If you ever fly into Paro Airport in Bhutan, you better be ready for a wild ride.
My Aviation Week colleague Jens Flottau recently wrote about Bhutan's only international airport, located at 7,350 feet in a valley surrounded by 15,000 foot mountains. Flottau got to ride in the jump seat of a Drukair Airbus A319, and he describes the experience.
There is no margin for error: The valley is so narrow that whenever an aircraft approaches for landing or is about to take off, the road along the airport fence is closed by police.
“You have to know the landmarks and you always have to have an escape plan,” says Sonam Tobgay, a senior training captain for Drukair.
Not just any pilots gets to fly into Paro, Flottau writes.
Because Paro is such a challenging airport, only captains are allowed to fly into and out of it. And they, too, have to go through extra training before they are approved for line operations. There is a special simulator for training to become familiar with the conditions, followed by the so-called valley checks. Any new captain has to fly 30 sectors under supervision.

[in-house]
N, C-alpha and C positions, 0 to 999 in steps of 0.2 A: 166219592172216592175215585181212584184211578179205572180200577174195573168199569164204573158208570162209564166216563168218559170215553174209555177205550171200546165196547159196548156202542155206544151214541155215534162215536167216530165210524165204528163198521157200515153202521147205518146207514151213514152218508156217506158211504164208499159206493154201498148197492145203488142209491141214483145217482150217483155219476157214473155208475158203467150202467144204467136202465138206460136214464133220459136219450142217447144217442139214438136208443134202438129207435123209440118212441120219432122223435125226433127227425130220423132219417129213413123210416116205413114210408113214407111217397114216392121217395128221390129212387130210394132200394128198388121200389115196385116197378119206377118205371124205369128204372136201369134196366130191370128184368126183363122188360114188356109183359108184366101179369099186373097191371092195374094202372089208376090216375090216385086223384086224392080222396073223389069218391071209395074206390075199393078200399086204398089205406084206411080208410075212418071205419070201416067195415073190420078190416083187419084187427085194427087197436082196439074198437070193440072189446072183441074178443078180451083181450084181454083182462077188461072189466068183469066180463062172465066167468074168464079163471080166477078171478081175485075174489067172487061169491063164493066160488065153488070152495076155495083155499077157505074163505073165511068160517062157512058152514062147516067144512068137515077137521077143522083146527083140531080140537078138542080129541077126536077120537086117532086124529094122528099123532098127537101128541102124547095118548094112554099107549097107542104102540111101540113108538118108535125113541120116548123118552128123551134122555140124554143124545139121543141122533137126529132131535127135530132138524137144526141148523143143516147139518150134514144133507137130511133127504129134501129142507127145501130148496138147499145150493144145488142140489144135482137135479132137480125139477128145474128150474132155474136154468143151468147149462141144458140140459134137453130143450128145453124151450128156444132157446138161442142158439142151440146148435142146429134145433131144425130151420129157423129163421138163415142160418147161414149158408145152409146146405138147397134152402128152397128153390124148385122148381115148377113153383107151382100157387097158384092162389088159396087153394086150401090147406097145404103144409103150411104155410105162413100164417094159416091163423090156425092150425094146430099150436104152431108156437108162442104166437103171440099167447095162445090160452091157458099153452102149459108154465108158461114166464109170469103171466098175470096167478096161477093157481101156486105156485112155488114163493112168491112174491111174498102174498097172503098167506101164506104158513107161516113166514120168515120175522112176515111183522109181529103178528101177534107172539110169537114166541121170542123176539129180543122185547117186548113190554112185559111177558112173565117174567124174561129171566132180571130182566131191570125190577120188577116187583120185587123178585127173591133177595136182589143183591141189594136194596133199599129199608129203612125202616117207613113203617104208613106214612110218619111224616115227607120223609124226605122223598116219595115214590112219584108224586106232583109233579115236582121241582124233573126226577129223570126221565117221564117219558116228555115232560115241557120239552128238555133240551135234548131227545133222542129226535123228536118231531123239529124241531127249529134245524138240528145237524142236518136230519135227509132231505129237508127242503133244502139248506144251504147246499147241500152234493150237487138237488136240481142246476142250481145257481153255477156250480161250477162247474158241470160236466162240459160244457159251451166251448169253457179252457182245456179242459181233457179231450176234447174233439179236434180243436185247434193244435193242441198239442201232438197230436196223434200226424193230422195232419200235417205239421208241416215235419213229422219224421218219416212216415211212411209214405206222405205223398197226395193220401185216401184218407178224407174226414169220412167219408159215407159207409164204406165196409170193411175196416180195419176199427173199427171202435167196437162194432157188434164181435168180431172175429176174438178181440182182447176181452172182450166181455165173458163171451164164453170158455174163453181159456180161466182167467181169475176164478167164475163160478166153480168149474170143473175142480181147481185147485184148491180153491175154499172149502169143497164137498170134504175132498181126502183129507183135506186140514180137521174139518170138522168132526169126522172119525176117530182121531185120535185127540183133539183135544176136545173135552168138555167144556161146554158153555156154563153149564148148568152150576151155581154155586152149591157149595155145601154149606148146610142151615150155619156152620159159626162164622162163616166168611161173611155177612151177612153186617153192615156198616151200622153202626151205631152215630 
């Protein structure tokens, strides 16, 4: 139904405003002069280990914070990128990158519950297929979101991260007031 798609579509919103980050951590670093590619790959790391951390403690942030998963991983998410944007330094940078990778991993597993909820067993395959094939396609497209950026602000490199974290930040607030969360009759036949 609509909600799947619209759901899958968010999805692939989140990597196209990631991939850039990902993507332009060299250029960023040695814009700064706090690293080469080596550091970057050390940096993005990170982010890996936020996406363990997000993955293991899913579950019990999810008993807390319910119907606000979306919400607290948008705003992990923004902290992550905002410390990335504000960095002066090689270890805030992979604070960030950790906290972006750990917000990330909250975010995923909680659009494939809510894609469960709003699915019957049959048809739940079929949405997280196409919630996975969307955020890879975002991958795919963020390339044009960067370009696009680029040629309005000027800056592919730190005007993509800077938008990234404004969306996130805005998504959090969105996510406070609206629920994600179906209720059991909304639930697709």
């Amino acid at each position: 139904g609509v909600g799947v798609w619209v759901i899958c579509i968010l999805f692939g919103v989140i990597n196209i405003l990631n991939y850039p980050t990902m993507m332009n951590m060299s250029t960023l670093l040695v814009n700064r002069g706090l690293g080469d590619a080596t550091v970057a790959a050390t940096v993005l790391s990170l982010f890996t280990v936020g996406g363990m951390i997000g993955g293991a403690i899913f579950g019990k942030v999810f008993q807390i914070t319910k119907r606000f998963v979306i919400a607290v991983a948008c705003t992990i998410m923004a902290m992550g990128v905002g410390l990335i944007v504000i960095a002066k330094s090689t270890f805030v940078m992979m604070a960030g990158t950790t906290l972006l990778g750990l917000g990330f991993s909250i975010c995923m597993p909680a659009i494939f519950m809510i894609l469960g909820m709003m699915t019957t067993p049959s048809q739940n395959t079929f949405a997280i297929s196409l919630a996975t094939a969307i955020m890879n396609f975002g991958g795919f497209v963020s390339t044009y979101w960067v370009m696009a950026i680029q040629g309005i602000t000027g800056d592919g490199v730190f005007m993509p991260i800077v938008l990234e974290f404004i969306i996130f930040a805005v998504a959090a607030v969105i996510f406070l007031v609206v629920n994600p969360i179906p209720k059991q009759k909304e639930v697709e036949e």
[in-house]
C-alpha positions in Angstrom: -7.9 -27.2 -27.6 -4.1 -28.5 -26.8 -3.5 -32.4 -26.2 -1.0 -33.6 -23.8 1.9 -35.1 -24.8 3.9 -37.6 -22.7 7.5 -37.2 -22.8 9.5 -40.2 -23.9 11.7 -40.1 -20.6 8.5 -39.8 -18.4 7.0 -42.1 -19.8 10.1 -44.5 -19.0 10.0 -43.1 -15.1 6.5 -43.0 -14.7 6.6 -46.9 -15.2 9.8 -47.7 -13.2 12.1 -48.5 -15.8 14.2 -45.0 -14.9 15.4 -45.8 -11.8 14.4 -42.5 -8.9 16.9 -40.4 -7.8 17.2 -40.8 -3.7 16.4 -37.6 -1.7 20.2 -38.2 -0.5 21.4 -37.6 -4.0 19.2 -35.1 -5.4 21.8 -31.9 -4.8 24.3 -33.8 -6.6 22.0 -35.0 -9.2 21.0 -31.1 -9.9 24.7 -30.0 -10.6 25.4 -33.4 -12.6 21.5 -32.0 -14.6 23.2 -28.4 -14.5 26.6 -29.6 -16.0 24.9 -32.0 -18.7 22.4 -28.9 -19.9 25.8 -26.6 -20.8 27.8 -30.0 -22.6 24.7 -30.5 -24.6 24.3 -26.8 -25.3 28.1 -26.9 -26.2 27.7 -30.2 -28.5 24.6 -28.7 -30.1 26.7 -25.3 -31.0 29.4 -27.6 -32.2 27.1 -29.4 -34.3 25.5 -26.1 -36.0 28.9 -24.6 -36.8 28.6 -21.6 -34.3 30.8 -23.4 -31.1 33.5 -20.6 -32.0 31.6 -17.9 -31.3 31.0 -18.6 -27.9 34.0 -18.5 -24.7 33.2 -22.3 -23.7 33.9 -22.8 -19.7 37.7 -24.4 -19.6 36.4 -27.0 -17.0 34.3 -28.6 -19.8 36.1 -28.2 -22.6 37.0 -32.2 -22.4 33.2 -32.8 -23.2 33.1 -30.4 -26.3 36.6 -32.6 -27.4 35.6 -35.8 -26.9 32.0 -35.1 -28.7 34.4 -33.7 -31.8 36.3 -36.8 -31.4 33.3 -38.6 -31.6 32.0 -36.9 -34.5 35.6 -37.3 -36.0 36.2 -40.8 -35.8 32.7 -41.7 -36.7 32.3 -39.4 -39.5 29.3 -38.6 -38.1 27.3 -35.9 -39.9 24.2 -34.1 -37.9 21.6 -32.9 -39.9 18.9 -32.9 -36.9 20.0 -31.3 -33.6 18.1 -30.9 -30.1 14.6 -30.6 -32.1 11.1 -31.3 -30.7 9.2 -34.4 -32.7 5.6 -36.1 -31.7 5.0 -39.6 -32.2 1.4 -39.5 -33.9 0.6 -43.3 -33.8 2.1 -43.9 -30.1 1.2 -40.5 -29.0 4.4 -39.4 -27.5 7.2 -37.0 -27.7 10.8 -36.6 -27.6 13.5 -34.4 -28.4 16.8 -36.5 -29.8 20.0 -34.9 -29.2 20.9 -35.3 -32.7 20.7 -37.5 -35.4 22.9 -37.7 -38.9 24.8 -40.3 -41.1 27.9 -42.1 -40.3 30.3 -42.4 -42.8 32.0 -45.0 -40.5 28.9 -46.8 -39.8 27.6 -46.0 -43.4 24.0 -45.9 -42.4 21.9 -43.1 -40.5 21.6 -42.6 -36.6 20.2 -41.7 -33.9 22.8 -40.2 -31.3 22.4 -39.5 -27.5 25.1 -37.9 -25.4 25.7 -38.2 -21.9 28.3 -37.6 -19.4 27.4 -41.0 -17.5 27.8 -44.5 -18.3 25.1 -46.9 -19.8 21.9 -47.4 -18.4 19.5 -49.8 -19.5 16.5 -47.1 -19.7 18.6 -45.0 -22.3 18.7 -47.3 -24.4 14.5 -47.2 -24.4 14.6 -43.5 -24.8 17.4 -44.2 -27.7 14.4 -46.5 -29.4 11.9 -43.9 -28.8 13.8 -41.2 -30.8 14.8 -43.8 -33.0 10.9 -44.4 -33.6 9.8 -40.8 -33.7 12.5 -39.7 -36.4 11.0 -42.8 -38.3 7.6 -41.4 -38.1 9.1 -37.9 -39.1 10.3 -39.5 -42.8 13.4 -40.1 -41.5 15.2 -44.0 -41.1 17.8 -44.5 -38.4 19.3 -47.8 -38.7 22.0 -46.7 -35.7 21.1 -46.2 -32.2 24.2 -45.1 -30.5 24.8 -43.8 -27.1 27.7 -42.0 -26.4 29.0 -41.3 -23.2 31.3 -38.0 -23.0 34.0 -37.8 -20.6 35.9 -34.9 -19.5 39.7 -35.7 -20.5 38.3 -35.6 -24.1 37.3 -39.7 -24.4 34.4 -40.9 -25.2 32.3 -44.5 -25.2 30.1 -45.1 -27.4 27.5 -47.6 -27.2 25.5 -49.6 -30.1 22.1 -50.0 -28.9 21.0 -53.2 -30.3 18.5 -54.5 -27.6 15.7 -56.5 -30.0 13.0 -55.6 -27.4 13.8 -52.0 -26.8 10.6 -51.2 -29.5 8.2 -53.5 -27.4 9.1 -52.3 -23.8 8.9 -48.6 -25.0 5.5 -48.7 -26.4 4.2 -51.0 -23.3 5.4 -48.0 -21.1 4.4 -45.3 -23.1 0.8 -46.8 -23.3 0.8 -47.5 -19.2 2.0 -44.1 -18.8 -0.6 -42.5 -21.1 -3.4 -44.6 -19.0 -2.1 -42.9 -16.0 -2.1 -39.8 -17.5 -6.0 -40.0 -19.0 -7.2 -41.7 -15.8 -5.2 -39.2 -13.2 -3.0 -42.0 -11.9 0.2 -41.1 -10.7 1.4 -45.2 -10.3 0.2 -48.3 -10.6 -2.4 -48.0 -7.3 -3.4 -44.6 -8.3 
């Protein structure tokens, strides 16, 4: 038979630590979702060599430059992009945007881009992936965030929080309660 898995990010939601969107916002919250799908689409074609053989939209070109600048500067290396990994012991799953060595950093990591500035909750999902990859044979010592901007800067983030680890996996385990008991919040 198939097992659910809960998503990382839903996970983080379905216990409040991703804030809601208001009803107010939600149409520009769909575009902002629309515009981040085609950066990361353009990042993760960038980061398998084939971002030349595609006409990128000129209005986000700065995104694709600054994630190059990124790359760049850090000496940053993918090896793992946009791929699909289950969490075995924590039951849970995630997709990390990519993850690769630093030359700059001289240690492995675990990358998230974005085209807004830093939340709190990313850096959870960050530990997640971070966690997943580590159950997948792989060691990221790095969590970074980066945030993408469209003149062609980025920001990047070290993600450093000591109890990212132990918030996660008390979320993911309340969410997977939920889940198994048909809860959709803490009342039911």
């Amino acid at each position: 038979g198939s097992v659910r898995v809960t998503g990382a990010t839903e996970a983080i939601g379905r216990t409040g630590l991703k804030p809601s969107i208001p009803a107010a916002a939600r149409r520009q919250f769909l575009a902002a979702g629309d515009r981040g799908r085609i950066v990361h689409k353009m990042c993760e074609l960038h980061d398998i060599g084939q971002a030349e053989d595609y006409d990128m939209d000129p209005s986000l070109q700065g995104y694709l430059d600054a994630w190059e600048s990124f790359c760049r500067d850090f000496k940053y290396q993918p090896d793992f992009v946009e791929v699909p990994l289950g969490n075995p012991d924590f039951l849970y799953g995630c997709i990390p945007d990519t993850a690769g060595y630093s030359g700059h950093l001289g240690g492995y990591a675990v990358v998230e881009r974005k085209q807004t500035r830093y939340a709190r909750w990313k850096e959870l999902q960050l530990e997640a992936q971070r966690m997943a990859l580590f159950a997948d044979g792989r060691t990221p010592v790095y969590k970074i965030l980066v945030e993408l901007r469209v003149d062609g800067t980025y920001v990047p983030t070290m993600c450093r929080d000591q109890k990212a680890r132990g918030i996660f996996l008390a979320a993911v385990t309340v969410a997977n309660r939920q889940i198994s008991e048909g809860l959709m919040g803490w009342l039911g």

Be sure to watch his video taken from a cockpit jumpseat.
There's also a companion Aviation Week piece about Drukair's business model, but unfortunately you must be a subscriber to read it. If you do subscribe, be sure to check it out. You can learn about the airline's unusual route network.